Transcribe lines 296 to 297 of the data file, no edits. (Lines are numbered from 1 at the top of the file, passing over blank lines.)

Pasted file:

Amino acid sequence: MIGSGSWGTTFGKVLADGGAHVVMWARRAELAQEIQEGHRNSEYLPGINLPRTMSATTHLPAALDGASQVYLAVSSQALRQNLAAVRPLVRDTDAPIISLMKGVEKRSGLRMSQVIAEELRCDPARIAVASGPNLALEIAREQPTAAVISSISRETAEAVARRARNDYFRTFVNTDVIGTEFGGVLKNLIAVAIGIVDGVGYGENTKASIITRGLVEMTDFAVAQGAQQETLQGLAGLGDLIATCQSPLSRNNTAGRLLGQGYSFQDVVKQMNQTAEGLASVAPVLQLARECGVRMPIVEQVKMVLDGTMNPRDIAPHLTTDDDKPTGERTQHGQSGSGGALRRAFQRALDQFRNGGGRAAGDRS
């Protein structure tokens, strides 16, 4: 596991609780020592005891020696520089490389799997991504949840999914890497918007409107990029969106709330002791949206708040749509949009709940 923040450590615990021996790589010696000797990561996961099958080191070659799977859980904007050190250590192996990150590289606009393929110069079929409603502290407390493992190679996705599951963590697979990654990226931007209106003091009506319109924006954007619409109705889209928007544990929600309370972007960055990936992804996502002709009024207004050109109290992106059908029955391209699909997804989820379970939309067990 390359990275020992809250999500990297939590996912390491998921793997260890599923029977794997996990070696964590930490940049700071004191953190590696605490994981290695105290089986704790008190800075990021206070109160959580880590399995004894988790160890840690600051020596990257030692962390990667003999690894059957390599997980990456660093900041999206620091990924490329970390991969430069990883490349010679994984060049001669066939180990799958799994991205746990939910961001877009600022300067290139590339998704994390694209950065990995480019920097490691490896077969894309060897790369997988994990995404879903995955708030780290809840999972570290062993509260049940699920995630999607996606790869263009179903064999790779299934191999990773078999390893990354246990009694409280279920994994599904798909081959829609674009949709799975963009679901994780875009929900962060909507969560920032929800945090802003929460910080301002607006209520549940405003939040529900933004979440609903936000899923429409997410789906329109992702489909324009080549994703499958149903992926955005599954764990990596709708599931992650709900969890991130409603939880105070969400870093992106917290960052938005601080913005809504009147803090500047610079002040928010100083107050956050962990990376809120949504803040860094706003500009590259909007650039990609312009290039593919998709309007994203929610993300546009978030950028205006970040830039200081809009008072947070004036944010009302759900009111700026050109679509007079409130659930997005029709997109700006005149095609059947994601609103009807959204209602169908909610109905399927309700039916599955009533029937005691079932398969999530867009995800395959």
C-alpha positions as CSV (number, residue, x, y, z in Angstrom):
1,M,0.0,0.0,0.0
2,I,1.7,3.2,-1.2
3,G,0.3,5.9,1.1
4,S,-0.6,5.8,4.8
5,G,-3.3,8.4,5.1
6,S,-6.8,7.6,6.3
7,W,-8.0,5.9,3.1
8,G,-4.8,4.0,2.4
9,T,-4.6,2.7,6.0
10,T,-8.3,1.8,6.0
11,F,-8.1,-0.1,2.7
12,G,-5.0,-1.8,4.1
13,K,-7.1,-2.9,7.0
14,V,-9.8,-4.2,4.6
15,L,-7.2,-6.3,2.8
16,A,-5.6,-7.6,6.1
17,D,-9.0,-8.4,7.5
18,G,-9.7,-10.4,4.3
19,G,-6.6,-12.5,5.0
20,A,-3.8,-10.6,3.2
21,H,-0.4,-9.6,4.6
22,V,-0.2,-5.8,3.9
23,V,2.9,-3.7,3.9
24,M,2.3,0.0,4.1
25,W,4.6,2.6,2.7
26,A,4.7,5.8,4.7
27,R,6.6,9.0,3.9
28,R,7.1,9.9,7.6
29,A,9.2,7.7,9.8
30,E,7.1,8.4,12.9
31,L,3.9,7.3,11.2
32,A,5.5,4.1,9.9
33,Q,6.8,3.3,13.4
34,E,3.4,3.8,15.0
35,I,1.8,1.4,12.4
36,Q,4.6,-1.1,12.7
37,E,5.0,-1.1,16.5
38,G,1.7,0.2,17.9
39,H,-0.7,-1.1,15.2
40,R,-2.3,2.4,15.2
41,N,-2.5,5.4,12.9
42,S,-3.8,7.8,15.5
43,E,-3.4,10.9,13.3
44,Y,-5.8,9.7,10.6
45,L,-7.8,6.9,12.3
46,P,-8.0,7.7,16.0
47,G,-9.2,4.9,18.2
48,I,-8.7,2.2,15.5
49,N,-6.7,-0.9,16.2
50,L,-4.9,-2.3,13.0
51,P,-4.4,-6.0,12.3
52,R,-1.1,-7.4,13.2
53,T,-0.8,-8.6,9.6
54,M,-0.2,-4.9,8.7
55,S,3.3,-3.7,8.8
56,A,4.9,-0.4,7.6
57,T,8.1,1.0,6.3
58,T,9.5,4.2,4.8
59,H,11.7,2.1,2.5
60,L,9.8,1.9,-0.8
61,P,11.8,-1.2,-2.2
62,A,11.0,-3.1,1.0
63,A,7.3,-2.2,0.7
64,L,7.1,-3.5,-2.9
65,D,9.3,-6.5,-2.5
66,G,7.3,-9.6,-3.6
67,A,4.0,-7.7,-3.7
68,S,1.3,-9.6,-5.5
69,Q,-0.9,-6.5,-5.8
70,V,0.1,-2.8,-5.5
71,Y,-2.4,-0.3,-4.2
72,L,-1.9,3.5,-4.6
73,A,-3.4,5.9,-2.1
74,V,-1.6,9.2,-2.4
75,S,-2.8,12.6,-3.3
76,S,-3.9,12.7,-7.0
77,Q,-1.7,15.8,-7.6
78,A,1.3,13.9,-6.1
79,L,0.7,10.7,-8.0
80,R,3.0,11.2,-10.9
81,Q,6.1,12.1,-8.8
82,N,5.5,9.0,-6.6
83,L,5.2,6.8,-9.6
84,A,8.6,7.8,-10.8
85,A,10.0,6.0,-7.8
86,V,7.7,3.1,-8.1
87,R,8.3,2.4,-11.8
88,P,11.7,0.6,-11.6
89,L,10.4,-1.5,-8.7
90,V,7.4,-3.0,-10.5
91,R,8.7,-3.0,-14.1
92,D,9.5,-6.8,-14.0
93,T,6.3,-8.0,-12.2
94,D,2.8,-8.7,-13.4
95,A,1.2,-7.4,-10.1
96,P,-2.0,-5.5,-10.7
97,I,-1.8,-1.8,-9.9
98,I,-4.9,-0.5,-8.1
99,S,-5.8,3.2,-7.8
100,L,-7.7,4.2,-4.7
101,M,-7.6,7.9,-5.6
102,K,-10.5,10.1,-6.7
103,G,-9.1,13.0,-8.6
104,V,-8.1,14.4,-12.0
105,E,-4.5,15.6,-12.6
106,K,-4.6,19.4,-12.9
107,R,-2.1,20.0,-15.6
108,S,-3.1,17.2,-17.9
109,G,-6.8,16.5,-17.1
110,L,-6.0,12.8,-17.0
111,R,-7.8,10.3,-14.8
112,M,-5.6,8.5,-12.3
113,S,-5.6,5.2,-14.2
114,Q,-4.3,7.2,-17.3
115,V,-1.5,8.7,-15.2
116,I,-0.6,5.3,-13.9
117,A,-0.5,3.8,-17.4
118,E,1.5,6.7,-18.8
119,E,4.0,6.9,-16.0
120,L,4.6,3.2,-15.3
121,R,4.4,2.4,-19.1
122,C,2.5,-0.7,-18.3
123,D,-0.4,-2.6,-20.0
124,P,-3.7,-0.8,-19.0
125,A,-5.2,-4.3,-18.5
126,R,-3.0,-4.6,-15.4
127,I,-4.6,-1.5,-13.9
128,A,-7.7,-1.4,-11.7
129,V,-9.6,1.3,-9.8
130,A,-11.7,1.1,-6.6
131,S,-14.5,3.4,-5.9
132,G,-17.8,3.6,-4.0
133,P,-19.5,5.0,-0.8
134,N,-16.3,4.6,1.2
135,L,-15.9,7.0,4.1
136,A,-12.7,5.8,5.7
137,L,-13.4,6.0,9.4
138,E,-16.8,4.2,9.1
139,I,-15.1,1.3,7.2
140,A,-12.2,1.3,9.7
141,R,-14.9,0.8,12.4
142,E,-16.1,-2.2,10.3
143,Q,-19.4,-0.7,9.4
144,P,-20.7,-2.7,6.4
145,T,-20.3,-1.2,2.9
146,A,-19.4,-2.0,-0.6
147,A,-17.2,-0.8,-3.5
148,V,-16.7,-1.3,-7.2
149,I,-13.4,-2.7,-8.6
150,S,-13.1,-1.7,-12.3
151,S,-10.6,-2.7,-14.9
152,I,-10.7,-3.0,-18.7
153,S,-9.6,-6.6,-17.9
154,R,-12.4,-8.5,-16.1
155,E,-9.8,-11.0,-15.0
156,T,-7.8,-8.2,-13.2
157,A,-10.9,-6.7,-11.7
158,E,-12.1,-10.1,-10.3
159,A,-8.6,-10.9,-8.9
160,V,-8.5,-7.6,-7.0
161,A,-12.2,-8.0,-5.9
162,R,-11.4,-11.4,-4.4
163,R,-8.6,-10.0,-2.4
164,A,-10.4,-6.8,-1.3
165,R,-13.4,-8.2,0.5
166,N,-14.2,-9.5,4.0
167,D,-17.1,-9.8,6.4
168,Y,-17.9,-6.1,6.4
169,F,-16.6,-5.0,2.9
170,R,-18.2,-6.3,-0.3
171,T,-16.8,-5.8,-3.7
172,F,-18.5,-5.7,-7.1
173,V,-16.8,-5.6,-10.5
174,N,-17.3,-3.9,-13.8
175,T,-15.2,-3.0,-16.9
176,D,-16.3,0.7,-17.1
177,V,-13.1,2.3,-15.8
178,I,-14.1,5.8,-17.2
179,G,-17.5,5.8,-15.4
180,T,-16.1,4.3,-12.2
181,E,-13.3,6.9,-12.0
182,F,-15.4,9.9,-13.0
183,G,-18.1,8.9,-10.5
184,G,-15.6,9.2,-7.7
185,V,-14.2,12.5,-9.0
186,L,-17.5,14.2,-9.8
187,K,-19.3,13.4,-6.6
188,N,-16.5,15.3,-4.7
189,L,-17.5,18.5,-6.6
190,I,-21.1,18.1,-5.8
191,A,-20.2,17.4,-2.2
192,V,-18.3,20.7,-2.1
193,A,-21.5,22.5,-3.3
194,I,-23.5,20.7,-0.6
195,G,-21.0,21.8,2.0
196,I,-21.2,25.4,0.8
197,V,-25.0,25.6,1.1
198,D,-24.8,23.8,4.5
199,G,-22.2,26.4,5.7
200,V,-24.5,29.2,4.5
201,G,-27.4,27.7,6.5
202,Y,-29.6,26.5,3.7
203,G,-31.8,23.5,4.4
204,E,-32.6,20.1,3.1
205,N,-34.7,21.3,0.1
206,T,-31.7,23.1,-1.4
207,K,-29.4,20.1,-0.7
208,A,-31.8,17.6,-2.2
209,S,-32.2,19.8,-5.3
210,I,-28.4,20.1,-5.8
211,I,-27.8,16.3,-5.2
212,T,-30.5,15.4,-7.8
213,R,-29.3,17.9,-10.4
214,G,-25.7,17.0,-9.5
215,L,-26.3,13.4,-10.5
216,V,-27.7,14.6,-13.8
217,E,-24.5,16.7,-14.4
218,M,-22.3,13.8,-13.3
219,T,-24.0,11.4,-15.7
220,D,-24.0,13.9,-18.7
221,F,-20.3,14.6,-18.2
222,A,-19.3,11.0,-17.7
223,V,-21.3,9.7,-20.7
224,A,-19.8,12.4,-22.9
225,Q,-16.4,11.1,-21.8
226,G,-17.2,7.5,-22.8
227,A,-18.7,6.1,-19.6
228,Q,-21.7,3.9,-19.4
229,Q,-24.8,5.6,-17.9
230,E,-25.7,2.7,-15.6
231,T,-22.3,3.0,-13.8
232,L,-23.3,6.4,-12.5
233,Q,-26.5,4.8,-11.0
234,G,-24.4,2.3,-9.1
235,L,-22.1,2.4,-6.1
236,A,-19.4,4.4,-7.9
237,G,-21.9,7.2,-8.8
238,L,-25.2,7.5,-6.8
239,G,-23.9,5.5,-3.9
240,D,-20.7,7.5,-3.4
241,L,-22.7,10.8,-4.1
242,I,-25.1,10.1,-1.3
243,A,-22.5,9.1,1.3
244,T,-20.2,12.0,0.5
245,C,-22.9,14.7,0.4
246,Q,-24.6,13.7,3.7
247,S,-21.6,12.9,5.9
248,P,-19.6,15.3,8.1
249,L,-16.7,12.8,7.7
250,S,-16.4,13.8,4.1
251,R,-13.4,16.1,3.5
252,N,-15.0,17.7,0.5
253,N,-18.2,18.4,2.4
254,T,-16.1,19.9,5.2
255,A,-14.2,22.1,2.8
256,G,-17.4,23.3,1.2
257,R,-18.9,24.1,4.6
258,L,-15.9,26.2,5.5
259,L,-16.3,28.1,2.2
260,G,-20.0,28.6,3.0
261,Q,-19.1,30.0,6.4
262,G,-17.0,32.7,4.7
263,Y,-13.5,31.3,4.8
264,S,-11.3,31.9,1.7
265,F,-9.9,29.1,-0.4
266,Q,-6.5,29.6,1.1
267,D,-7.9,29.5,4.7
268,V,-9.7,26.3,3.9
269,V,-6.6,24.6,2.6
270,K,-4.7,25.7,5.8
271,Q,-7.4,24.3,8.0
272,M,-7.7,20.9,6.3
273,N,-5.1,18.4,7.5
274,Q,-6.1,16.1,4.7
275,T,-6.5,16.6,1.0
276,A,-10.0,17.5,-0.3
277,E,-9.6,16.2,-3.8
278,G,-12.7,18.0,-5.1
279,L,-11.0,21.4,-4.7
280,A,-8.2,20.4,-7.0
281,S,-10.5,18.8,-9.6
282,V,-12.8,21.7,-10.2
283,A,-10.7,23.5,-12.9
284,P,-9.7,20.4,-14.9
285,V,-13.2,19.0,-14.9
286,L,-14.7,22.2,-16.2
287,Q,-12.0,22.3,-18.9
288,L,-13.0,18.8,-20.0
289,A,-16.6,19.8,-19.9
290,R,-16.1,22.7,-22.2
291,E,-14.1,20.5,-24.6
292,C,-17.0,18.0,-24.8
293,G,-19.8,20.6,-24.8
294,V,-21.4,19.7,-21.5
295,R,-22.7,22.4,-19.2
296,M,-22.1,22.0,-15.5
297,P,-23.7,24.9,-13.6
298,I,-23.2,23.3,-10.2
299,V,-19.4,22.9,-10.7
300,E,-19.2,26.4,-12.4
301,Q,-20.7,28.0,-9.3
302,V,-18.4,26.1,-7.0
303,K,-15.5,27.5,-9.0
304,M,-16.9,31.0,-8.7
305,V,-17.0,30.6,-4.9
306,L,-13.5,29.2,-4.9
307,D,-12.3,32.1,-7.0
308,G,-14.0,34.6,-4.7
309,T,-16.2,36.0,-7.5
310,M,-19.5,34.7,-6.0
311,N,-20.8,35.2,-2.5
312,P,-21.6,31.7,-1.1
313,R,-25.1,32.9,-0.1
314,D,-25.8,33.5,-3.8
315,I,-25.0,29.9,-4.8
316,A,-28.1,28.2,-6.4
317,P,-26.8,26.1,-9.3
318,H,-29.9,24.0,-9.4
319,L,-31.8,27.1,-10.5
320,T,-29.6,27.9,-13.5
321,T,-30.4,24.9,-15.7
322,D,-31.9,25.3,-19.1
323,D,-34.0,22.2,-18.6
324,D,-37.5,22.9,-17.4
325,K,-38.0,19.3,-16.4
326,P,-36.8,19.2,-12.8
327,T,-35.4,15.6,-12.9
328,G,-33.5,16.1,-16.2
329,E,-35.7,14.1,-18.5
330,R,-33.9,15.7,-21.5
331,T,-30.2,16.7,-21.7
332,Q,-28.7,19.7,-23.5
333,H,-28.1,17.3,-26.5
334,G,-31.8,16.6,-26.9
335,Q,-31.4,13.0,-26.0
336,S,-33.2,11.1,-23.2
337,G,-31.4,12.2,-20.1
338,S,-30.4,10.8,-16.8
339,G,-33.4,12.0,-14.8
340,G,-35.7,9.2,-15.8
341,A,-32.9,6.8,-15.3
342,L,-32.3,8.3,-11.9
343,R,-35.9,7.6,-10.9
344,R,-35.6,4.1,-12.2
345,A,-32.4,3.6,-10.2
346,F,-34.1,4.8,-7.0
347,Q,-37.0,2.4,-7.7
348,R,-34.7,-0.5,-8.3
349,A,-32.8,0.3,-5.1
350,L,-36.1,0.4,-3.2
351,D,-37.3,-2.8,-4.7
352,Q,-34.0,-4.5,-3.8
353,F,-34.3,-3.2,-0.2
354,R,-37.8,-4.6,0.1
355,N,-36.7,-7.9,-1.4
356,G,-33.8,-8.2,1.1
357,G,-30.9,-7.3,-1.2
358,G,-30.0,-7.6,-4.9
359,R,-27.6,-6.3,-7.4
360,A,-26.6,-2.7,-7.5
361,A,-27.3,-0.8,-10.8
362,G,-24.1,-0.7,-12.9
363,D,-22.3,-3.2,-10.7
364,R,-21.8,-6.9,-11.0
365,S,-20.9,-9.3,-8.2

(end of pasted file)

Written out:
293,G,-19.8,20.6,-24.8
294,V,-21.4,19.7,-21.5